2 results for Abrahamson, Mike

  • Tussock country management: principles and practice

    Abrahamson, Mike

    Book
    Lincoln University

    This study is a distillation of farmer opinions and practices collected on visits to 91 South Island hill and high country farmers and of the research work and theory related to the management of the tussock country and values of tussocks. The study initially measured sheep and cattle stocking loads on hill and high country runs. Grazing management records were made for some of the high and hill country farms visited. However, there were difficulties in recording stock movements for some properties as the frequency of shifts and uses of each block were often not available. Only those runs where stock movements were easy to record had complete grazing records. The sample of farms with good records was thus mainly high country stations of limited subdivision, and only represented one situation. A list of the runs and some of their characteristics are shown in the appendix. The properties cannot be identified in this table because of the need for confidentiality. The study is in two main parts: the first section is concerned with tussock country management and is divided into topics that appeared to be of concern in tussock country stocked with beef cattle and sheep; the second section is on the value of tussocks in the tussock grasslands as indicated by runholders in the hill and high country and by a review of the relevant literature.

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  • Phosphorus requirements and use for pastoral agriculture in New Zealand

    Abrahamson, Mike; Darkey, C.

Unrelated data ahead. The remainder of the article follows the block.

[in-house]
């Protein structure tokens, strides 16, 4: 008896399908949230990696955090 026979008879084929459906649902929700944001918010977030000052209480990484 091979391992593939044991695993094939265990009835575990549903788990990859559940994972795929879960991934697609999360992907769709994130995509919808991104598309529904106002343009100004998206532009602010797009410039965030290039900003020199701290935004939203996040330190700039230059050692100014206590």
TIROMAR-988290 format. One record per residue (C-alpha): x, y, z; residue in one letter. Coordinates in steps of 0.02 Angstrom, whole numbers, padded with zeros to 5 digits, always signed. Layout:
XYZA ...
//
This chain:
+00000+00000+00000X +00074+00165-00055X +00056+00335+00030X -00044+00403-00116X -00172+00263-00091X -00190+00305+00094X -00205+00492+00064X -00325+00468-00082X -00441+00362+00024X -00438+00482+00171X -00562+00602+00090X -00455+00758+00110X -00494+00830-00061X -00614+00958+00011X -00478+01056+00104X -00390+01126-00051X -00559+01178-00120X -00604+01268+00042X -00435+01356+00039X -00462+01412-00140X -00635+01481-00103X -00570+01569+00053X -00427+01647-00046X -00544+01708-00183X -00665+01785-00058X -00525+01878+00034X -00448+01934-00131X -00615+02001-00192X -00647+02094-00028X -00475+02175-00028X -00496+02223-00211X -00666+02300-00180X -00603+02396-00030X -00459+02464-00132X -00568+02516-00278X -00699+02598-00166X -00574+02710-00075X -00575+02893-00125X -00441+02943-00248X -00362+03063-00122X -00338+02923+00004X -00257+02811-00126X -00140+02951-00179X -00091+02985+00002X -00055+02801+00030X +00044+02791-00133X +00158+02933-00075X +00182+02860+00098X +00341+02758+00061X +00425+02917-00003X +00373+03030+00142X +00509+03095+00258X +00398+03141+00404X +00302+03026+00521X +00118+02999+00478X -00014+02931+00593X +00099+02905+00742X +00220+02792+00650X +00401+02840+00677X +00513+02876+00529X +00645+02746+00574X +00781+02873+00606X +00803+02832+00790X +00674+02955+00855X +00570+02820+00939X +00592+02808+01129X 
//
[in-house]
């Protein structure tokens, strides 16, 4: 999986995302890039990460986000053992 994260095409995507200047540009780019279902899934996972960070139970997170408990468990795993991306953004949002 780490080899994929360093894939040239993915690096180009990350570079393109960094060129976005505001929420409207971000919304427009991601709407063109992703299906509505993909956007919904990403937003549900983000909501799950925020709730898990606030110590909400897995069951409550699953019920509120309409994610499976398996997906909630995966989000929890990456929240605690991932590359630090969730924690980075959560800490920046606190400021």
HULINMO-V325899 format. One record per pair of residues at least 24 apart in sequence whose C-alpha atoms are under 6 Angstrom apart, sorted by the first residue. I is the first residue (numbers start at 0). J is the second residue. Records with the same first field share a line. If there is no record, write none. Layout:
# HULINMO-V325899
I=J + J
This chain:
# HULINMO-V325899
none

Book
    Lincoln University

    Pasture phosphorus requirements to replace on farm losses through animals and soil were calculated for a range of soil sets, and summarised for major soil groups economic farm classes and provinces. Predicted responses to P fertiliser on South Island "unimproved" soils were similar for 33 major soil groups out of 401Five further groups were almost similar in response. Olsen P data collected recently were similar to an earlier set (1977-79), and corresponded to relative pasture yields of top farmers within each group of soils. There were differences between the MWD estimates of stocking rates and census data of 578,000 stock units for the South Island and 100,000 for the North Island with however more variability between provincial totals (average of 1,031,000 +- 600,000 for the North Island and 519,000 +- 400,000 for the South Island). For the South Island, if Olsen P levels were below 10.2 for low producing pastures and 11.0 for high producing pastures, more P was needed for first year maintenance than for long-term at average farmer stocking rates. At top farmer stocking rates below an Olsen P of 12.4 more P was needed in the first year than for long-term on low producing pastures, while on soils with high producing pastures only one major soil group needed more P in the first year than for long-term. At potential farmer stocking rates all major soil groups with high producing pastures needed more P in the first year than for long-term maintenance, while all soils with high producing pastures with an Olsen P < 19.5 needed more P in the first year. Less P is needed for first year maintenance than for long-term at average and top farmer stocking rates for almost all the economic farm classes of the South Island. Unimproved soils of the North Island appear to be low in Olsen P and there are only two major soil groups where less P is needed for the first year than for long-term at average and top farmer stocking rates Olsen P levels of improved soils in the North Island were not available. Olsen P levels of "unimproved" soils in the South Island were correlated with P retention levels, demonstrating an important relationship (effect) of P retention on their P status. Pasture utilisation (and relative yields) for North Island low and high producing grasslands were similar, but there were lower levels on low producing than on high producing pastures for the South Island. Although efficiency of P use (kgP/s.u.) decreases rapidly at relative yields approaching the potential farmer stocking rates, on some soils, e.g. South Island high country yellow grey earths, efficiency of P use is better than for some North Island soils at average farmer stocking rates where soil P losses are high.

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